Caring for a senior pet

We all know that our senior friends will need to be cared for in a different way, but do you know what is considered “old” when it comes to your pet?  

According to the American Veterinary Medical Association it varies, but cats and small dogs are generally considered geriatric (old) at the age of 7[1]. Larger breed dogs tend to have shorter life spans and are considered geriatric when they are approximately 6 years of age. Owners tend to want to think of their pet’s age in human terms. While it is not as simple as “1 human year = X cat/dog years”, there are calculations that can help put a pet’s age in human terms: 

Cat years Human years 
54 
10 63 
15 78 
20 97 
Dog years Dog size* Human years 
Small – medium 44 – 47 
Large – very large 50 – 56 
10 Small – medium 56 – 60 
Large – very large 66 – 78 
15 Small – medium 76 – 83 
Large – very large 93 – 115 
20Small – medium 96 – 105 
Large 120

*Small = 0 → 9kg (1 →20 lbs) 
  Medium = 9.5 → 22kg (21 → 50 lbs) 
  Large = 23 → 40kg (51 → 90lbs) 
  Very large =  Over 40kg.(over 90 lbs) 
The oldest recorded age of a cat is 34 years. The oldest recorded age of a dog is 29 years. 

When it comes to caring for your old pet, here are some tips on getting it right: 

  1. Regular check-ups.  
    As animals get older they are at higher risk of certain diseases like cancer, heart failure and liver/kidney problems. Make sure to visit your vet for regular check-ups so that any illness can be caught early and treated as best as possible. 
  2. Ask for a weight evaluation during each vet visit.  
    Keeping your pet at his ideal body weight is so much better for his aging joints. Ask your vet to check your pet’s body condition to determine whether your senior pet is overweight, underweight, or at an ideal body weight. Recent data, available from the Association for Pet Obesity Prevention, shows almost 53% of dogs as overweight or obese. Obesity decreases a pet’s life span, increases his risk for various cancers and metabolic diseases (like diabetes), and causes orthopaedic complications—just to name a few of the possible consequences. 
  3. Take care of your pet’s mouth.  
    As your pet ages his teeth may break or become coated with plaque, and he may even get gum disease. Taking care of your pet’s teeth is important, as dogs get older and their physical activity levels drop, being able to chew on raw bones or  food dispensing toys becomes increasingly important. Make sure to have your pet’s teeth checked by the vet regularly and help keep teeth healthy by regularly brushing or giving dental treats and toys.  
  4. Good food
    They say you are what you eat, and the same goes for your much loved pets. Choose a high-quality food that is appropriate for your pet’s age and lifestyle. Ask your vet if you are unsure, especially if Rex would benefit from being put on diet.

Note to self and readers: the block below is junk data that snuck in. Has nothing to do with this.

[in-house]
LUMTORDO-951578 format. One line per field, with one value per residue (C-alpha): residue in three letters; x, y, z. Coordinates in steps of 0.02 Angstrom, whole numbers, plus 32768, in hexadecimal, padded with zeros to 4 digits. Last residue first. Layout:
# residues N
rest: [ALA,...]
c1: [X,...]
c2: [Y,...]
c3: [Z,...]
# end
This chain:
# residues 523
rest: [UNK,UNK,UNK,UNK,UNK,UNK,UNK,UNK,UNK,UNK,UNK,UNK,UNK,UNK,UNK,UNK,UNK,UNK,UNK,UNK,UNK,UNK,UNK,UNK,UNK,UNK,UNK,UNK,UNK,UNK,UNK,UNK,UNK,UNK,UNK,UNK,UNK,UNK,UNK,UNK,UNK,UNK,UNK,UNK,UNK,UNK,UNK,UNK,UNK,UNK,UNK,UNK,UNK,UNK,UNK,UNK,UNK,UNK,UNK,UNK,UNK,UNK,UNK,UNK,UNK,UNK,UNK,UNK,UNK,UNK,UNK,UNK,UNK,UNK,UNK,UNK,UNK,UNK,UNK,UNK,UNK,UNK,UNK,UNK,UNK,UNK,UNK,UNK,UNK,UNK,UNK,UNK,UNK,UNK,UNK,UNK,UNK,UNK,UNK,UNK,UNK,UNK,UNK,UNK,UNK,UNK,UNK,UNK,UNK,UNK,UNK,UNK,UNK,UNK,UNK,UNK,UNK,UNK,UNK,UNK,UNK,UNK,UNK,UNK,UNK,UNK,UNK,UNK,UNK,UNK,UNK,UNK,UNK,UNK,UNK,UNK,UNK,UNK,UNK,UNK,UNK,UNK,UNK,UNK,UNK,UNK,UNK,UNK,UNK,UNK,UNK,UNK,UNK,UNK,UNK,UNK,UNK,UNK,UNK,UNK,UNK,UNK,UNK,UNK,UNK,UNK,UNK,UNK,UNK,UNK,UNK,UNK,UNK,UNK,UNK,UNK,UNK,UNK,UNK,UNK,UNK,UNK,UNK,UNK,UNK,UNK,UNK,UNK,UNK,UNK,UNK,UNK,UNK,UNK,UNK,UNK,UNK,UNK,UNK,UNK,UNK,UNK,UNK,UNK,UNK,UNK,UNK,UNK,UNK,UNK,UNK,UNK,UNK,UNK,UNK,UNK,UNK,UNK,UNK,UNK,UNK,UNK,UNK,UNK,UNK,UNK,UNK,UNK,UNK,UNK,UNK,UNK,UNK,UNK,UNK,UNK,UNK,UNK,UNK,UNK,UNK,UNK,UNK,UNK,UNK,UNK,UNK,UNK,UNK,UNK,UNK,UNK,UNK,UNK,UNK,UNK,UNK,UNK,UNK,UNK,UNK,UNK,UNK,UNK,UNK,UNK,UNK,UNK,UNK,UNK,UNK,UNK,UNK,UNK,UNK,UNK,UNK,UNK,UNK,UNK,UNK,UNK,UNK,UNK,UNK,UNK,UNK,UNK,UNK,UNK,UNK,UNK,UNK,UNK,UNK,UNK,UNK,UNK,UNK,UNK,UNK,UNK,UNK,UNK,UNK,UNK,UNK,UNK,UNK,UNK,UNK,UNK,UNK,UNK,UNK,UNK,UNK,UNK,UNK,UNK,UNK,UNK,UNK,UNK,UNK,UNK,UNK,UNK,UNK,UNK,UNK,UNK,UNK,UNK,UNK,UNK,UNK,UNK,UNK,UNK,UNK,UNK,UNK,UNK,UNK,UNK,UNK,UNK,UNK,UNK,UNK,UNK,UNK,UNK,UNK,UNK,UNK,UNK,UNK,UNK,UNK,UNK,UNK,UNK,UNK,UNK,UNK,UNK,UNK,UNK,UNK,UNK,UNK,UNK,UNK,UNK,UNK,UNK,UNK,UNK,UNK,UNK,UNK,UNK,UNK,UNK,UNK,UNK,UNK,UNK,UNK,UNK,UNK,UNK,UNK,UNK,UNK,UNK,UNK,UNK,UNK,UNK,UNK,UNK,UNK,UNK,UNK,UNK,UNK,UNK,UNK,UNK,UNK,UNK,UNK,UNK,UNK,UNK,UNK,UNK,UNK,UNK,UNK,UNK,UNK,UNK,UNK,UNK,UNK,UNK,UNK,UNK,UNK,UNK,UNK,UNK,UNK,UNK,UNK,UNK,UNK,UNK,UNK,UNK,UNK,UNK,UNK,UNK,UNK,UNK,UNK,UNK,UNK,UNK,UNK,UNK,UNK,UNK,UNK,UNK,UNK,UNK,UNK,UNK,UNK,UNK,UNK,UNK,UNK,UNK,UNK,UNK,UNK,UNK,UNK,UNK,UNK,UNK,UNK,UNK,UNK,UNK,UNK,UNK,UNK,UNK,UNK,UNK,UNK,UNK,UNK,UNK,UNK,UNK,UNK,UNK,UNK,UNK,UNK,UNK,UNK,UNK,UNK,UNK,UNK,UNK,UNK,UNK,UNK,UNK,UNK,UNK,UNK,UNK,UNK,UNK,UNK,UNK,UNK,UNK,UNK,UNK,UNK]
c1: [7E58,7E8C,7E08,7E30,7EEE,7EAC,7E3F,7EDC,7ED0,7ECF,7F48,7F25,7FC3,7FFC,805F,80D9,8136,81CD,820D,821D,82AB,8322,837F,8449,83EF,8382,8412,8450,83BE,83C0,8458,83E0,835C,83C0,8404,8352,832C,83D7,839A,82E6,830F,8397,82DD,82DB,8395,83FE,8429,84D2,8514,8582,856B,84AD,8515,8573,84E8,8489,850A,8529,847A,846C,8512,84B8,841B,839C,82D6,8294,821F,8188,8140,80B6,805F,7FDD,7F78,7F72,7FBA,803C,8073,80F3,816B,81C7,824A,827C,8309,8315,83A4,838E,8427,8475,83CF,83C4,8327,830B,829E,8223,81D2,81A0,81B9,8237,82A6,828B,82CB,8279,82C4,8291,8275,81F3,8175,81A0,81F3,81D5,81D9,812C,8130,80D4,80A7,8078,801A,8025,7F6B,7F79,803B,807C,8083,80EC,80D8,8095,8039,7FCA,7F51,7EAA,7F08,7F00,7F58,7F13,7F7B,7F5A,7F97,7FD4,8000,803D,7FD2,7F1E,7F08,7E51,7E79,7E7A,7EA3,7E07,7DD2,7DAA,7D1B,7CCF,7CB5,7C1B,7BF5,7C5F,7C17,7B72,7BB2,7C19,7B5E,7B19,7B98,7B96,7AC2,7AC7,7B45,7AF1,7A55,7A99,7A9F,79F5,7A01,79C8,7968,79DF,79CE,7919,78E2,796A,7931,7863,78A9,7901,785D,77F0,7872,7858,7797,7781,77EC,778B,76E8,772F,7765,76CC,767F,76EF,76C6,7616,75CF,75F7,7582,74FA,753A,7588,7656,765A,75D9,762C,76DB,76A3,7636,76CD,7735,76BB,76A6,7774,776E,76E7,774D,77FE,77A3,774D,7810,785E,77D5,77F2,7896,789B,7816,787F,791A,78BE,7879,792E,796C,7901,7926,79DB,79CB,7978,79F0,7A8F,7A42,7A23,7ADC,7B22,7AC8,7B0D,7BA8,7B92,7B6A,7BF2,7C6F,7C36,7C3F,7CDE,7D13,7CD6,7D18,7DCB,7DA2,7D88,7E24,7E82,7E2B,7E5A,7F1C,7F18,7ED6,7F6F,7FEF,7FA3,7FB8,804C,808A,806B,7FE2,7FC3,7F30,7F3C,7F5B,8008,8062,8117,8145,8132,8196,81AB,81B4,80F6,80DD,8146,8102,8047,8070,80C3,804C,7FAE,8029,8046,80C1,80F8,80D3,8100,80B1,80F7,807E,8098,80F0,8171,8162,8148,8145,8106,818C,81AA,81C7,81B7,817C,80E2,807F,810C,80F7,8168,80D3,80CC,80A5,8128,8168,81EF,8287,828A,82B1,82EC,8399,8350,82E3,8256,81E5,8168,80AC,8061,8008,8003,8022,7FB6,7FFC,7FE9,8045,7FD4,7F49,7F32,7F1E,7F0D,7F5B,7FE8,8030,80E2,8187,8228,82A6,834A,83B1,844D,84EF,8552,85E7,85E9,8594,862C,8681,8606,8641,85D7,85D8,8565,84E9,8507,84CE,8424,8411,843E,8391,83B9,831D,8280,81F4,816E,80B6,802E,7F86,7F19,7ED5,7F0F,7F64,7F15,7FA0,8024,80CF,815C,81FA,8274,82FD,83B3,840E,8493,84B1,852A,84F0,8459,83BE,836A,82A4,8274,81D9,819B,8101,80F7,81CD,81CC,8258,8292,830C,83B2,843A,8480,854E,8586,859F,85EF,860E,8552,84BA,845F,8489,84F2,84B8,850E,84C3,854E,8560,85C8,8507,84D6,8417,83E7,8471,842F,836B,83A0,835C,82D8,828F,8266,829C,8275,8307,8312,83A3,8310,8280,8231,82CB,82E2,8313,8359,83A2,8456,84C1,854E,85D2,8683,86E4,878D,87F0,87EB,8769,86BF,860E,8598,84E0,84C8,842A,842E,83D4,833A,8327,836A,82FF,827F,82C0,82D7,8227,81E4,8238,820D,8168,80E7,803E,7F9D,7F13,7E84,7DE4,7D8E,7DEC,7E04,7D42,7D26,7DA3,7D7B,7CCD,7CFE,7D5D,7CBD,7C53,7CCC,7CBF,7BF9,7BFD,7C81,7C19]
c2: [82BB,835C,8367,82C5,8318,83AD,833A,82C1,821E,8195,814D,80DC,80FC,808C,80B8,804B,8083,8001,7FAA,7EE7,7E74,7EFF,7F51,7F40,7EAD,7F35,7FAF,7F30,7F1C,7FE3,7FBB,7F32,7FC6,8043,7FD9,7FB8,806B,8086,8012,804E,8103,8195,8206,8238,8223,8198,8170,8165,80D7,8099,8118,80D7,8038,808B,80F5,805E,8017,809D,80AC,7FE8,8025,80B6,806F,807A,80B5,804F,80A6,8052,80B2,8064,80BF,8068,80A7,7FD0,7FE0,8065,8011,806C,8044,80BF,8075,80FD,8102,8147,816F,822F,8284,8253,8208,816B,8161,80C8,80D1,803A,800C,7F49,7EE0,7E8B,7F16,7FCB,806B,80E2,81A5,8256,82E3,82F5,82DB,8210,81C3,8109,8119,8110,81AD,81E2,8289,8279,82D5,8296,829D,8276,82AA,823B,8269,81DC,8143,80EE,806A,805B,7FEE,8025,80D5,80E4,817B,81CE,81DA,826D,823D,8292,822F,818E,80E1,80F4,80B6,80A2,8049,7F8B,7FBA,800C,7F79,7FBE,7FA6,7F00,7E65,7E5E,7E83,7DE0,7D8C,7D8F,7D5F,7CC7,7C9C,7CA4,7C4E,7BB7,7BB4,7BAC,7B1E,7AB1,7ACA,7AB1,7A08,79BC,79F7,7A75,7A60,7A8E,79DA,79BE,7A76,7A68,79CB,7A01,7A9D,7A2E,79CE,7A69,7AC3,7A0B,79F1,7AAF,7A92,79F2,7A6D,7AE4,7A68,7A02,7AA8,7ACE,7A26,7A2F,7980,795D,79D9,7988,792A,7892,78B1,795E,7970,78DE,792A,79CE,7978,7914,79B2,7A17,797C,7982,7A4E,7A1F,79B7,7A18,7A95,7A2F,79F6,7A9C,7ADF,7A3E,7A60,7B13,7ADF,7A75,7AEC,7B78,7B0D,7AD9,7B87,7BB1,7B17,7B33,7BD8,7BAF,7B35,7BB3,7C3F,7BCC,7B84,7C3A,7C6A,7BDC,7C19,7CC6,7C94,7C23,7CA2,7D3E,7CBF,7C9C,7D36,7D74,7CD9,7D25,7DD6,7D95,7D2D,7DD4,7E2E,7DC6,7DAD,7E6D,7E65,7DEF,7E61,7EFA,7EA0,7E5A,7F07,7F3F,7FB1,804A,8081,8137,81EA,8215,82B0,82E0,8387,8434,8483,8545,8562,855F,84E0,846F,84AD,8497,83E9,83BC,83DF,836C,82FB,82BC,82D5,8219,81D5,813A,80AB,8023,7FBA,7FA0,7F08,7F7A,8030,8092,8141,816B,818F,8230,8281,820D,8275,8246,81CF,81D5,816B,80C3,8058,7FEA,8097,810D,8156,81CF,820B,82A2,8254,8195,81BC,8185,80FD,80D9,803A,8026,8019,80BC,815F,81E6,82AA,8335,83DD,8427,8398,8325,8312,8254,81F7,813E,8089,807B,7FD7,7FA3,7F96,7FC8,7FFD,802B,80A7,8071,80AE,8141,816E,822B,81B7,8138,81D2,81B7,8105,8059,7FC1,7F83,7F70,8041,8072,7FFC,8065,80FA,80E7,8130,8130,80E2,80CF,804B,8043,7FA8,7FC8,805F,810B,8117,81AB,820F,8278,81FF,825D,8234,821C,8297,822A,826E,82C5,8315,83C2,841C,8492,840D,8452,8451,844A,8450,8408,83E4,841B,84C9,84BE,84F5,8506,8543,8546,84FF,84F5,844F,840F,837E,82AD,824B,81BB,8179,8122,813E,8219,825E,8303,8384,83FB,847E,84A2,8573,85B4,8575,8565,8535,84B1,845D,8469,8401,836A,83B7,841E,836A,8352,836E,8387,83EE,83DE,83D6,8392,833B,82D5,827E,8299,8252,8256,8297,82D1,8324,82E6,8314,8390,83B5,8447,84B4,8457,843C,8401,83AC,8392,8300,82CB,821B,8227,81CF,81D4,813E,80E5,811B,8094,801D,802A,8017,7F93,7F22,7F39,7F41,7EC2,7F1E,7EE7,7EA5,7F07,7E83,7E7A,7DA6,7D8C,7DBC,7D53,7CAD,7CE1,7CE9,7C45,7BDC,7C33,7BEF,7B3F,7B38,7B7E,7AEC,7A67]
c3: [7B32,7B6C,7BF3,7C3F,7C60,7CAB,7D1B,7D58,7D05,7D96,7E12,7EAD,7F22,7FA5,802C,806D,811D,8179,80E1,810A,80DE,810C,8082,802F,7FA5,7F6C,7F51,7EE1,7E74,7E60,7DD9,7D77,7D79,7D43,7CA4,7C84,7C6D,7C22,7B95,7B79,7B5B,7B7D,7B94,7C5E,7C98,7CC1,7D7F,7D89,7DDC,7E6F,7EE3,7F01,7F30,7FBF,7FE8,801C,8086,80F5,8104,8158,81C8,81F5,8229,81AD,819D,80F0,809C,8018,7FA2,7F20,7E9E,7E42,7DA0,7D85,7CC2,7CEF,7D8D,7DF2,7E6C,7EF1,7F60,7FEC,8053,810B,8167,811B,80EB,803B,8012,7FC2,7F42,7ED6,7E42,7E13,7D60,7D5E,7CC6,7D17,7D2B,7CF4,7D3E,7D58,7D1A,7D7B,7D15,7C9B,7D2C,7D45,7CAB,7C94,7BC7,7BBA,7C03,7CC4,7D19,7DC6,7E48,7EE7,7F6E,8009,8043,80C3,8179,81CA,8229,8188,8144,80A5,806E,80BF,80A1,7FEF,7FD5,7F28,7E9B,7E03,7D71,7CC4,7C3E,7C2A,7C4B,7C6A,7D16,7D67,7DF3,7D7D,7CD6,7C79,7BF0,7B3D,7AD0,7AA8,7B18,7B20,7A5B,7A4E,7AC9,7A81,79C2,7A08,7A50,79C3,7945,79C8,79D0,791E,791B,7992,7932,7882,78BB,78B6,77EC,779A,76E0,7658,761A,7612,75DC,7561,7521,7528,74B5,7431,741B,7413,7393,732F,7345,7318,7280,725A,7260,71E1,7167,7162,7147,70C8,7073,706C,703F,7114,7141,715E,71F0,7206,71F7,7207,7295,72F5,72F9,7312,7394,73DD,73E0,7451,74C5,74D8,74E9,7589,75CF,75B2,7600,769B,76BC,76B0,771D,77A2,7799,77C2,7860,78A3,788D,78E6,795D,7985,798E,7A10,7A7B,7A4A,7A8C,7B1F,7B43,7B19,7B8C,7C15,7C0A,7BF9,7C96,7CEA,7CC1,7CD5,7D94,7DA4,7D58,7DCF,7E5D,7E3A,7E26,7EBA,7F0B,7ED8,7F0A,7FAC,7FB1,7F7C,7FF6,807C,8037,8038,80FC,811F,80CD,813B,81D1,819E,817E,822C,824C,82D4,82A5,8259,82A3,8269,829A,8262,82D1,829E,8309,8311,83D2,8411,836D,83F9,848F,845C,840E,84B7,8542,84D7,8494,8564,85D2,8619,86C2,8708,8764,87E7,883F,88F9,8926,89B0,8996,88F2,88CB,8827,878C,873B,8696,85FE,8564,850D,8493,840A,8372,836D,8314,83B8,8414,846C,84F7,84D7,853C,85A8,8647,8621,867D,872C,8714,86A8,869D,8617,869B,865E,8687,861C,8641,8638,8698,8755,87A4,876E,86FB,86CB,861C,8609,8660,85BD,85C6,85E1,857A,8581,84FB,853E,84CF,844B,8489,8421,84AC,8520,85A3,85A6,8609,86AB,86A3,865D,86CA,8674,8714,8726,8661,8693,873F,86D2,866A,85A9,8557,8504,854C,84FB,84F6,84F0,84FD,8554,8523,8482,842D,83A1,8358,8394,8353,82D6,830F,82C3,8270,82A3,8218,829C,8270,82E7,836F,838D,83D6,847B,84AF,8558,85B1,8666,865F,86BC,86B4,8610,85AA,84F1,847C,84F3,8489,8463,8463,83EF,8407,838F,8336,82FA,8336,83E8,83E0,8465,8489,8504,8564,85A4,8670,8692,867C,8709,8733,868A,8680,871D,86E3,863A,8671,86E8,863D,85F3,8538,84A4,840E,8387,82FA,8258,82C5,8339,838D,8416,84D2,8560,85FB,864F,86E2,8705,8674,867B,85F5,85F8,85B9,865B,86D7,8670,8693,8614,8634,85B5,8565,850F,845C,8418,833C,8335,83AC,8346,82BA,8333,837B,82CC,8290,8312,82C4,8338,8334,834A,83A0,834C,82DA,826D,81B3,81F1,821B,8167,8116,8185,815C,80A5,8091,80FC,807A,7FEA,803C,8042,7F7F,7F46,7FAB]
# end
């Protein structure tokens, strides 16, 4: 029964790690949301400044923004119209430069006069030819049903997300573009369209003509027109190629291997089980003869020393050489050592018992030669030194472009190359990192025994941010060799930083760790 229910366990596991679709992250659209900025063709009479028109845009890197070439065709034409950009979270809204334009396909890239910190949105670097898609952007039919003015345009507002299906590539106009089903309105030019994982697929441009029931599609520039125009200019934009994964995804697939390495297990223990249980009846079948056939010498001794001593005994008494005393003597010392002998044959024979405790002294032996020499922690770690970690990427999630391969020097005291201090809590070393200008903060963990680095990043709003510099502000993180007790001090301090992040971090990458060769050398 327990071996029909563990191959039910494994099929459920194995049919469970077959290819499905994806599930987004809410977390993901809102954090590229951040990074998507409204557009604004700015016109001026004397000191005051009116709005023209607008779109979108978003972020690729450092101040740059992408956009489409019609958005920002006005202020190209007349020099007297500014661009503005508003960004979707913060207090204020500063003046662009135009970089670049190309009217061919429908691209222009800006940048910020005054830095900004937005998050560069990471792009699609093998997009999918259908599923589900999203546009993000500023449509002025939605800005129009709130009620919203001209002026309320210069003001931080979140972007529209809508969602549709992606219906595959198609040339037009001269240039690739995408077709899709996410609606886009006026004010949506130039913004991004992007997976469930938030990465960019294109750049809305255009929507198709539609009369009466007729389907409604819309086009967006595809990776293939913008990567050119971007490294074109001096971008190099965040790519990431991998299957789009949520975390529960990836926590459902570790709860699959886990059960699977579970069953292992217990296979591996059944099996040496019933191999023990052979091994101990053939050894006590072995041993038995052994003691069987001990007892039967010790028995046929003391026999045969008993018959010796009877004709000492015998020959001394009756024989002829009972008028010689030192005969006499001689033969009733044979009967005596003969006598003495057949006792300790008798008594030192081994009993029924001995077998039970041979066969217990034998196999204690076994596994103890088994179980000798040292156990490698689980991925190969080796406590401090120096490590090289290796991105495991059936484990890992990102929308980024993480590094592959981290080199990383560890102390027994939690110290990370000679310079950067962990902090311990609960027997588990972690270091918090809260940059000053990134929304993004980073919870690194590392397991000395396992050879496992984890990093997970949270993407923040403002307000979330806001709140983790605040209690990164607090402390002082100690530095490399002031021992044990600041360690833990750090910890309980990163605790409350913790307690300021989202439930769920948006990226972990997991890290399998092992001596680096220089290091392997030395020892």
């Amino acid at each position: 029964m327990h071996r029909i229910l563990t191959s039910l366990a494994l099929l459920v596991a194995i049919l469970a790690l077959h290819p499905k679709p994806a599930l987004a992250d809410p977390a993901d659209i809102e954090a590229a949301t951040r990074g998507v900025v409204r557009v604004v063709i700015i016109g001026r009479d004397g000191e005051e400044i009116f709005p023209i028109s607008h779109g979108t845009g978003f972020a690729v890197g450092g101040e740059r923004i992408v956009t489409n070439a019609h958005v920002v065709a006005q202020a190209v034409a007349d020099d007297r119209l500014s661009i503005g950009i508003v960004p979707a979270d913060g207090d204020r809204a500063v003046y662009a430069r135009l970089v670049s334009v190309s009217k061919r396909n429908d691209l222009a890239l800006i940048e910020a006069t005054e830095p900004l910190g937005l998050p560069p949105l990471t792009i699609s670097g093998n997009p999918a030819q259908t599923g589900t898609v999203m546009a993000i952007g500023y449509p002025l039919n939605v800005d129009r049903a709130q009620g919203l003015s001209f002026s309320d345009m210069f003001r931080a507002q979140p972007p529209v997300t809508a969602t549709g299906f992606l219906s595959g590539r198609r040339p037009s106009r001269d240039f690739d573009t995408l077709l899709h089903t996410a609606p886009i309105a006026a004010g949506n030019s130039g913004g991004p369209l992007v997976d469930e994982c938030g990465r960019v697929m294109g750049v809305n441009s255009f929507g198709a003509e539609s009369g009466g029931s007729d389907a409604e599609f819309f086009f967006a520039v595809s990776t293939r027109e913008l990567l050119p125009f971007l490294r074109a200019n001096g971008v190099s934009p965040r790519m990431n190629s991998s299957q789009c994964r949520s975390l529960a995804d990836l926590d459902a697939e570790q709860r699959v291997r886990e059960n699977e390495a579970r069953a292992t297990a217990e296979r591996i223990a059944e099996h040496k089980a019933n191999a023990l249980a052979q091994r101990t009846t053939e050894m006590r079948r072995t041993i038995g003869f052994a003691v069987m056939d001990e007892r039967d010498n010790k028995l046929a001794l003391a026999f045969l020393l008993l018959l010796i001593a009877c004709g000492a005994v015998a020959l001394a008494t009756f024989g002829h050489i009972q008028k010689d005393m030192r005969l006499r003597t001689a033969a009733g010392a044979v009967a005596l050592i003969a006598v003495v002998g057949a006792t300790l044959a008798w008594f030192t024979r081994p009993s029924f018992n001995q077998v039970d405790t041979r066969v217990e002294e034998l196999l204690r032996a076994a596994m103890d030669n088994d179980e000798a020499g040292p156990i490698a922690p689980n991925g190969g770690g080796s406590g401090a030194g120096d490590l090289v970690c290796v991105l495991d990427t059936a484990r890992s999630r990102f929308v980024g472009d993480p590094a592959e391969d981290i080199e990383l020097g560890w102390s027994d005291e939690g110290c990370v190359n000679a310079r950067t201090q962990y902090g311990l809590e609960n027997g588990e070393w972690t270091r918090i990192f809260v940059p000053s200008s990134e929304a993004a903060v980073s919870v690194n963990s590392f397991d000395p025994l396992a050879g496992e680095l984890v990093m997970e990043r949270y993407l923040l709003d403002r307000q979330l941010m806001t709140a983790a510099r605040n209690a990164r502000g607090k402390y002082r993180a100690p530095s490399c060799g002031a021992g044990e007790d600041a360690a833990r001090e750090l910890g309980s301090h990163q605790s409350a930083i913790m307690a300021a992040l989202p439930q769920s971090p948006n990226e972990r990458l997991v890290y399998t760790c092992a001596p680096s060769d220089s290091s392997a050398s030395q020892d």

5. Keep walking
    Just because your pet is getting old doesn’t mean he shouldn’t be exercised. In fact, most vets will encourage you to keep him moving (unless there is a medical reason not to) but to adjust your pace and the length of the exercise to suit his age. Regular exercise can help keep your older dog’s weight ideal and maintain healthy joints and muscles. If you have a senior dog who  isn’t used to exercise start slowly and gradually increase the intensity — but only after you’ve consulted a veterinarian. If you think your pet may be in pain, consult your veterinarian about whether exercise is doing more harm that good.  
  6. Have some good toys.  
    If your oldie is starting to slow down, make sure to give him other things to keep him busy. Food puzzles, chew toys, treat dispensing toys and licky mats are all great for mental stimulation when your old boy isn’t up to walking as much as he used to. An old cat will enjoy catnip toys, chasing feathered wands and having a good scratching post.  
  7. Parasite control.
    Your old pet still needs to be vaccinated and to received parasite control. In fact, it might even be more important for oldies because any disease can be much harder to fight for an older animal. Speak to your vet about the best schedule and type of parasite control. 
  8. Groom regularly
    Older pets may have special grooming needs, especially in long haired dogs and cats. 
    More idle time lying about snoozing can lead to matting of hair and long nails in dogs. By grooming your pet more often you not only promote healthier hair, skin and nails, but it also creates an opportunity for bonding. 

[1] https://www.avma.org/public/PetCare/Pages/CaringforanOlderPetFAQs.aspx

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